This New Year, as you consider what you’d like to change in your life, setting goals and making resolutions, you will likely soon remember that making changes requires taking risks and stepping outside your comfort zone. If you want to grow, then you must move beyond the status quo. Equilibrium has to shift, and this is causes challenges and not a little anxiety. How do we push through our fears to take the risk, stretch ourselves, and mature?
In this post, I will share how I have recently been dealing with my own fears and seeking to overcome some personal limitations.
My wife and I became members of a Crossfit gym in August. When we started, we took a month-long “foundations” class, and it was very fun being together and getting to know the people in our group, who were all newbies like us.
However, after the foundations class finished, everyone picked different times during the week to go do their workouts, effectively breaking up the relationships we’d started. Even my wife and I had to start going at different times due to work scheduling.
I’m an introvert, and I don’t tend to readily enjoy jumping into an already tight-knit group. The people in the early morning class I now attend have been together for a while and know each other. My struggle has been feeling that I’m not welcome. I am aware that this feeling stems from my imagination, rather than the people. Nevertheless, my imaginings have led to feelings of anxiety, embarrassment (e.g., when I ask a question I think everyone already knows the answer to), and sadness. If there was a belief underneath these imaginings it would be: “You are not wanted or welcome here.” This is what I call a “defeater belief,” that is, an idea people believe that effectively defeats their growth and keeps them stuck in the status quo.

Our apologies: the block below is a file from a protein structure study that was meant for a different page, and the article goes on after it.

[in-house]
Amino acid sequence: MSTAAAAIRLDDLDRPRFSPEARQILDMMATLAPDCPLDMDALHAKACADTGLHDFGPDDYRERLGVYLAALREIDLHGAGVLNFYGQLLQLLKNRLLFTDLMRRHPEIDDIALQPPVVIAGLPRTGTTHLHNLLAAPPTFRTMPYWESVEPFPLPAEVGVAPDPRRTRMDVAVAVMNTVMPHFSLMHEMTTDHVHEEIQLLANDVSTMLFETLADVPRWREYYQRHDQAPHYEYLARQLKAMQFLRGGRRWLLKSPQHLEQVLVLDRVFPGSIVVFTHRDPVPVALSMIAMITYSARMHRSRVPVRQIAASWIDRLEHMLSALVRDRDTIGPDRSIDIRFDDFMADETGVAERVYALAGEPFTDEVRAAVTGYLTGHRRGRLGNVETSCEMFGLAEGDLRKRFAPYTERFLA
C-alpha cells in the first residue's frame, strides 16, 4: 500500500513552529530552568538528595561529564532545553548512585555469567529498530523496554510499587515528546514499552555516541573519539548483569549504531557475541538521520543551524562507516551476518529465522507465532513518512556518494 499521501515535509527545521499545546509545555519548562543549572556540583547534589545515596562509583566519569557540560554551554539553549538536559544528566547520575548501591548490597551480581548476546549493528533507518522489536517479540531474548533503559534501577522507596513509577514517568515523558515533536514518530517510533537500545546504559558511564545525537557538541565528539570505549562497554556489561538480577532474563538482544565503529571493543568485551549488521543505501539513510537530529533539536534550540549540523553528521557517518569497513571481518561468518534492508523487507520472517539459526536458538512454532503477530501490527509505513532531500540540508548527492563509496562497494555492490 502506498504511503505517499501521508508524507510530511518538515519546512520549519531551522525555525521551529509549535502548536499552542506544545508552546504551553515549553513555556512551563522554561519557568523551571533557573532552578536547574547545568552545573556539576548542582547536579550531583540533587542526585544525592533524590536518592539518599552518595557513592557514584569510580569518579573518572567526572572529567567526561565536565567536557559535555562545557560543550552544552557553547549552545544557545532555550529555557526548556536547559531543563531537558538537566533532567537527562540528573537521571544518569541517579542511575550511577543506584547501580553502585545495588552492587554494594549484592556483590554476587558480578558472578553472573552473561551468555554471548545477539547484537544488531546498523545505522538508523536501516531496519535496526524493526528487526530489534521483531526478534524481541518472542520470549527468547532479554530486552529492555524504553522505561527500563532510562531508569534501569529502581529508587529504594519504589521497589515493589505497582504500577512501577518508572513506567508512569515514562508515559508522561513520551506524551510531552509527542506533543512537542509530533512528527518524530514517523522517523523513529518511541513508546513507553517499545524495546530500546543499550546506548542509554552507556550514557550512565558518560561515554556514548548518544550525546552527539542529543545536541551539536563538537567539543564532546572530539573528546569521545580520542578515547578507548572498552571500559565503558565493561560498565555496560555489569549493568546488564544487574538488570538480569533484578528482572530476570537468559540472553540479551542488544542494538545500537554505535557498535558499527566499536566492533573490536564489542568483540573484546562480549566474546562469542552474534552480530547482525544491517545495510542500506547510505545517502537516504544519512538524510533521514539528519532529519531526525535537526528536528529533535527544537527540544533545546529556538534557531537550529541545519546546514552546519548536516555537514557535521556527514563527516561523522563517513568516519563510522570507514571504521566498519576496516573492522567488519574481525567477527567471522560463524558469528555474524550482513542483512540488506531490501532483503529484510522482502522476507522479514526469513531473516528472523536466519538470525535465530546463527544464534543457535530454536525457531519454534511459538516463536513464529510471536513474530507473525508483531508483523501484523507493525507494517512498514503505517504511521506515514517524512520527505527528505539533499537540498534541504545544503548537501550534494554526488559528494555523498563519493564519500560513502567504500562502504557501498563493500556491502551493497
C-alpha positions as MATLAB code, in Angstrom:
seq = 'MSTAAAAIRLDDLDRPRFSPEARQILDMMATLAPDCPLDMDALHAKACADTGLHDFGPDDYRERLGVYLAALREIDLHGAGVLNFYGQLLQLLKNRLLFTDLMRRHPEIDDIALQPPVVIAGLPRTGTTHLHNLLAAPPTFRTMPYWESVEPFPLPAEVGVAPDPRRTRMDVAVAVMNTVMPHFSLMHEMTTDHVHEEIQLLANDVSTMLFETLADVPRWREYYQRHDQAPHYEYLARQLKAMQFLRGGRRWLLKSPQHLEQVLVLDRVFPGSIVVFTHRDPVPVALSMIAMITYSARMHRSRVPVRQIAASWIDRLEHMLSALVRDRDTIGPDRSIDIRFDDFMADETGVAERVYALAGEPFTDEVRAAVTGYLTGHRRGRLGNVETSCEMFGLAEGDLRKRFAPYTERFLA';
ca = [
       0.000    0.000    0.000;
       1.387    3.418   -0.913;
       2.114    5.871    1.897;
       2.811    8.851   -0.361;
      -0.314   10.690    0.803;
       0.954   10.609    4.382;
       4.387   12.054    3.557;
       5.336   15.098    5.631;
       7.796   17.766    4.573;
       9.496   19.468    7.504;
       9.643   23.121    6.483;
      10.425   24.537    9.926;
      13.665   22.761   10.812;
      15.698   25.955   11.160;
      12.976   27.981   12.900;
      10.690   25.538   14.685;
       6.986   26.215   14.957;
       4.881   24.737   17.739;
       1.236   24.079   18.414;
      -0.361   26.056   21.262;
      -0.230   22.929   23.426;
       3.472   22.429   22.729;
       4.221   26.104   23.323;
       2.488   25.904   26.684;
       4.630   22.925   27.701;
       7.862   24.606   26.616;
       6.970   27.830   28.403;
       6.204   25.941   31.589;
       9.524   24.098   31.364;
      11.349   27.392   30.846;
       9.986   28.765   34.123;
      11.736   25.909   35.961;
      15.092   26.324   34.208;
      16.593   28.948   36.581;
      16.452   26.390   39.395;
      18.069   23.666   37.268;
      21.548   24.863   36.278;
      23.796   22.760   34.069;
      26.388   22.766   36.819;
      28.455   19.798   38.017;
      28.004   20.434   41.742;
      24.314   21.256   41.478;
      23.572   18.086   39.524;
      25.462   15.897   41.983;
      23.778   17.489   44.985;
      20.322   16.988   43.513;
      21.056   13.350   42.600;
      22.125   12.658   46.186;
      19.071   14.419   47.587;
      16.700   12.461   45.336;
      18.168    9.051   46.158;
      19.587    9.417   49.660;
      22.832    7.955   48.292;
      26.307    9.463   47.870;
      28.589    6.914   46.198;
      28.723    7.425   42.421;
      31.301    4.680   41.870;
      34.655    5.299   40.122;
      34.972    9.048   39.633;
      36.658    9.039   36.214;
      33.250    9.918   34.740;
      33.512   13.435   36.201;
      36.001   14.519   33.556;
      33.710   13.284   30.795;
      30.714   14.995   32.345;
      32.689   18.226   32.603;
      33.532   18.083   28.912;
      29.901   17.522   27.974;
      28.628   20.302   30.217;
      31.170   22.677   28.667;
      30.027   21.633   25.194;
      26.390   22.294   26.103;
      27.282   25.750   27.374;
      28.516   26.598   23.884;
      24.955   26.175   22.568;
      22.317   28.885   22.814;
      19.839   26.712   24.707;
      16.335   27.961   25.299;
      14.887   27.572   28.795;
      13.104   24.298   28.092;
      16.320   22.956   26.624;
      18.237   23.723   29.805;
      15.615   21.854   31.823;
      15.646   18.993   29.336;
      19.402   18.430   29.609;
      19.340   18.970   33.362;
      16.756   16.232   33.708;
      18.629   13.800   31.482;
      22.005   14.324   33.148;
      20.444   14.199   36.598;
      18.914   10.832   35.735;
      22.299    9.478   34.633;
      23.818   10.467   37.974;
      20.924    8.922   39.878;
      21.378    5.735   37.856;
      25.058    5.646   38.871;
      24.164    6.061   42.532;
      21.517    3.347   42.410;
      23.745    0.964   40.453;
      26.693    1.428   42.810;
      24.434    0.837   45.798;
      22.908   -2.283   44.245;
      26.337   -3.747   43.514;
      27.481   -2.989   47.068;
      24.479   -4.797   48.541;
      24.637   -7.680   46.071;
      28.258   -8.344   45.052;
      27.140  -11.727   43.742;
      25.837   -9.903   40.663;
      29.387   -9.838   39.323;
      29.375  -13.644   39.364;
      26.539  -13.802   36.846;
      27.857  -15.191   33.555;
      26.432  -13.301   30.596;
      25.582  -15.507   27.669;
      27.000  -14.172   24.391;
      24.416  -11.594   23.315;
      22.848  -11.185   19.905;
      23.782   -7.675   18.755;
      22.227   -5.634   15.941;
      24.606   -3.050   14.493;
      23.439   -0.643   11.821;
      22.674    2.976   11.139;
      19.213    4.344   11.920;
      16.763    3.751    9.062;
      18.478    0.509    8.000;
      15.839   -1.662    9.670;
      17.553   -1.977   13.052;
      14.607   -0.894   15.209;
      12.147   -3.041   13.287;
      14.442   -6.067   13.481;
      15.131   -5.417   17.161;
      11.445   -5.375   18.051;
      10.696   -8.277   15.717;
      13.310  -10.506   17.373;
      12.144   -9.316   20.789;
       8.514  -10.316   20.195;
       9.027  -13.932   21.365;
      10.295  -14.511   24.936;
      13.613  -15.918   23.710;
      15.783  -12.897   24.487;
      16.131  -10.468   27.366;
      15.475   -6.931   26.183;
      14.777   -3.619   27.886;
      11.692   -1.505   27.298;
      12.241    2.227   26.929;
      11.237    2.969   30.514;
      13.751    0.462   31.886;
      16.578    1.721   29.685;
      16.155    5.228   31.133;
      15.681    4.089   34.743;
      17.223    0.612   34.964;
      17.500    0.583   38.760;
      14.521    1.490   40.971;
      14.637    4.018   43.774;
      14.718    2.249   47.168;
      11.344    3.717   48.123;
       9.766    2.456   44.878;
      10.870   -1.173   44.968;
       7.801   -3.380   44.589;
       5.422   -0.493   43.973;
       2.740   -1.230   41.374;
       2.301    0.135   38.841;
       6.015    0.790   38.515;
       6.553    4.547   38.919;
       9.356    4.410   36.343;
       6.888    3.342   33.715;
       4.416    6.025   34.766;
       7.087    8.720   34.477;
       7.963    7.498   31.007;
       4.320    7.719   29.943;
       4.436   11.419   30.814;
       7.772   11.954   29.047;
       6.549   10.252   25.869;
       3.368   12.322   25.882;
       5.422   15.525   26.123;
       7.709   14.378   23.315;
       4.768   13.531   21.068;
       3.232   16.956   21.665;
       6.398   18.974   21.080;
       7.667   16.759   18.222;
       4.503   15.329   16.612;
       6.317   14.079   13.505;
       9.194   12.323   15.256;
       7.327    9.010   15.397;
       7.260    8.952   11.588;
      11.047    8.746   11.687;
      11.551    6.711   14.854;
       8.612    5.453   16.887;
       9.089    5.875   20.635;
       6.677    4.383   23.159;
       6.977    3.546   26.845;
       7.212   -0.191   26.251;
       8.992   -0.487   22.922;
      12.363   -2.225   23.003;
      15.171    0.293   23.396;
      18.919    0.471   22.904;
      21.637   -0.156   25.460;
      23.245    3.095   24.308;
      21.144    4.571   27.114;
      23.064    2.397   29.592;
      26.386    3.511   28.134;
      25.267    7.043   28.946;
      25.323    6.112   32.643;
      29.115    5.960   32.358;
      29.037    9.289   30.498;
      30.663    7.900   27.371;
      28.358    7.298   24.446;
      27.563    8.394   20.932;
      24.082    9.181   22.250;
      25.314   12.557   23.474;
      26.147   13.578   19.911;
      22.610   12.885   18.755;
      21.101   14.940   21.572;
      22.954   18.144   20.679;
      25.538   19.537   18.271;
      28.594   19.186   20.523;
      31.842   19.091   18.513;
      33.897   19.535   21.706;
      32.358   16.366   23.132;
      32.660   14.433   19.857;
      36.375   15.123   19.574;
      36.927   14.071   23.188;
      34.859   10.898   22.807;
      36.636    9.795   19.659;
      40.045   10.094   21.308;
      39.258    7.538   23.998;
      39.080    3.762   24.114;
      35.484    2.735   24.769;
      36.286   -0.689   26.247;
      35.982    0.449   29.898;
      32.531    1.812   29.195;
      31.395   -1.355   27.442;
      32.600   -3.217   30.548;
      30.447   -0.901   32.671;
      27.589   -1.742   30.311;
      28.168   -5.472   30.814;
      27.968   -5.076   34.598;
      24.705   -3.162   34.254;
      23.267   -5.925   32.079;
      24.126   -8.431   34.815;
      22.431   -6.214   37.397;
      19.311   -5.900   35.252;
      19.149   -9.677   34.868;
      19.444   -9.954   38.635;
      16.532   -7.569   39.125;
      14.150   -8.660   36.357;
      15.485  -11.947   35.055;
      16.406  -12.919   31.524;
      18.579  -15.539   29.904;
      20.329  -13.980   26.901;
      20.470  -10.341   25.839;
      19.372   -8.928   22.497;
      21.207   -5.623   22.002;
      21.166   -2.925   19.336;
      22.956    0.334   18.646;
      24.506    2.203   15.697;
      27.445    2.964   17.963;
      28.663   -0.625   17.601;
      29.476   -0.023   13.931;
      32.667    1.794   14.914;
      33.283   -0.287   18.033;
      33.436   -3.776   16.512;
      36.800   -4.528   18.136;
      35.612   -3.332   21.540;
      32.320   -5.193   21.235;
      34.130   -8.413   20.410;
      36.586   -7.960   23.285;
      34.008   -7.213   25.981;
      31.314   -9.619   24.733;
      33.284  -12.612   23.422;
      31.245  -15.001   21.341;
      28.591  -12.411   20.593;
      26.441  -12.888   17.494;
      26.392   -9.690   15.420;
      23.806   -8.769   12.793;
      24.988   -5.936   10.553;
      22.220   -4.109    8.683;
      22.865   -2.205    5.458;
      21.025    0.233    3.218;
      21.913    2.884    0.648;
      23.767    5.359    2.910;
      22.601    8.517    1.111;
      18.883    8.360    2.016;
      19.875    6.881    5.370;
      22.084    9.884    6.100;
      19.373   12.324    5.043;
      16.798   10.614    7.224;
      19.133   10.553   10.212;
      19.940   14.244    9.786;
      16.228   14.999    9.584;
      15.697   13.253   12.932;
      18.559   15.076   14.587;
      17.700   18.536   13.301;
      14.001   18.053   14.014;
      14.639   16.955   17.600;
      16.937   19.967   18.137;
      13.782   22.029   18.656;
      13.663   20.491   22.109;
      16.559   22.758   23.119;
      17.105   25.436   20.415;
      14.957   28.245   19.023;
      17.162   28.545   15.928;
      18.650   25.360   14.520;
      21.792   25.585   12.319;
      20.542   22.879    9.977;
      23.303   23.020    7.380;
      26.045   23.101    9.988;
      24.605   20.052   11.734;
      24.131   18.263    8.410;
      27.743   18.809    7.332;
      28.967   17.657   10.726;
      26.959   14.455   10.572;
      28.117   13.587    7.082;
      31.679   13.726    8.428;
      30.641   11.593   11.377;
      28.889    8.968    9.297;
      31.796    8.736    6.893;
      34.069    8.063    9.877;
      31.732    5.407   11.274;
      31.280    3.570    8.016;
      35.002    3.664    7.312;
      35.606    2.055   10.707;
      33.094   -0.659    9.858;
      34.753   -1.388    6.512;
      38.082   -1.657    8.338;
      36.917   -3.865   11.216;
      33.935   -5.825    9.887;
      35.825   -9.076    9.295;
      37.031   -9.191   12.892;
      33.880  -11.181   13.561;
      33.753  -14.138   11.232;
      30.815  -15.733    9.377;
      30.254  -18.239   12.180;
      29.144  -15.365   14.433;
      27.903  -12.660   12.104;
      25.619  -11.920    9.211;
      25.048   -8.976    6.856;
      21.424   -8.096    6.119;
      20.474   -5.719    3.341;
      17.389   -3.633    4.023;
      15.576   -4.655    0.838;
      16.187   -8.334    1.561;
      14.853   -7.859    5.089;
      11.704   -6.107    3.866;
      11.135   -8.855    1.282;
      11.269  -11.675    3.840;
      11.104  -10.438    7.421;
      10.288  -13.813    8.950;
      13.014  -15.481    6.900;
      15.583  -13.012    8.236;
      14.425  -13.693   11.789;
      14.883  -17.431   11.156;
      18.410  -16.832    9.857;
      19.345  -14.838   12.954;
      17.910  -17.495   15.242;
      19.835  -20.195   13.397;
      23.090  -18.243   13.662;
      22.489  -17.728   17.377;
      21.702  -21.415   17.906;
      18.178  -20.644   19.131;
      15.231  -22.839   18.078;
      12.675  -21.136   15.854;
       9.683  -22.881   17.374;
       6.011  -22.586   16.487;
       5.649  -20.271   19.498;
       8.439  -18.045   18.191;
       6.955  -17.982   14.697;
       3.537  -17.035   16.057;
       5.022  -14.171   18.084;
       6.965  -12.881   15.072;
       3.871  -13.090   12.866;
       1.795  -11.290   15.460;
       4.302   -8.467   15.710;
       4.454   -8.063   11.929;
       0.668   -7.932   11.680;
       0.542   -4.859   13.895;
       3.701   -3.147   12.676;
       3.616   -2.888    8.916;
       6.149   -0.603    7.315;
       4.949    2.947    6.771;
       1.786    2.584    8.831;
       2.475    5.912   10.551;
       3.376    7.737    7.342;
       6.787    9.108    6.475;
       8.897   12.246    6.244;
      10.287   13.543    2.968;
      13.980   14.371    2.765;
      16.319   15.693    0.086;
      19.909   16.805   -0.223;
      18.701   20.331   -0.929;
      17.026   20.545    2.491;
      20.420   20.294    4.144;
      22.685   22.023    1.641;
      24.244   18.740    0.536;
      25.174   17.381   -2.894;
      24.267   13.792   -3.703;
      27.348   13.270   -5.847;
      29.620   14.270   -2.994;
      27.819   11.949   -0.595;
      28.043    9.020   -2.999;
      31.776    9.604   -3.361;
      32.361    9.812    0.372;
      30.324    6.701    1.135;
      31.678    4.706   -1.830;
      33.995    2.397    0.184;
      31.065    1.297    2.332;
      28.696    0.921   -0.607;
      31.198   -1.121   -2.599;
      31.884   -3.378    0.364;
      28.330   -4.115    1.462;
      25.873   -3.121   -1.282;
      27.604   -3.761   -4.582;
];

To address defeater beliefs like this one, we need to take three steps.
1. Be Intentional
First, we need to get intentional about addressing our fears and defeater beliefs. For me, that means talking with my wife about it. She is a confidant who loves me and knows me well. I need her to give me an outside perspective with greater objectivity. She has comforted me and exhorted me to take the next step.
2. Take Action
Second, we need to act. For me, that means going to the gym even though I’m anxious about it. It means facing my fears and taking the initiative with people at the gym instead of waiting for them to do so with me. As the adage goes, “You have to be a friend to make a friend.” To have the strength to do this, I have had to take a third step.
Third, we need to access a deeper and greater power than our own. For me, as a Christian, that means going to Christ for help. I’ve done this by imagining Christ’s presence with me as I roll out of bed, drive to the gym, and step in. I imagine him standing with me, speaking to me: “You have a place here. I have you here and want you here. I love you and these people. Love them too.” A prayer that helps me remember this truth is one attributed to St. Patrick, which has the line, “Christ as a shield, overshadow me. Christ over me, Christ under me, Christ beside me, on my left and my right.” Remembering Christ’s presence with me has helped me most of all to enter into people’s lives instead of retreating and succumbing to feelings of worthlessness and rejection.
Moving beyond your status quo is possible, but it takes intentionality (thinking about what you want to change), action (actually doing the thing you’re scared of), and faith (admitting you are not sufficient in yourself and acting in faith).
What is one area of your life you’d like to change?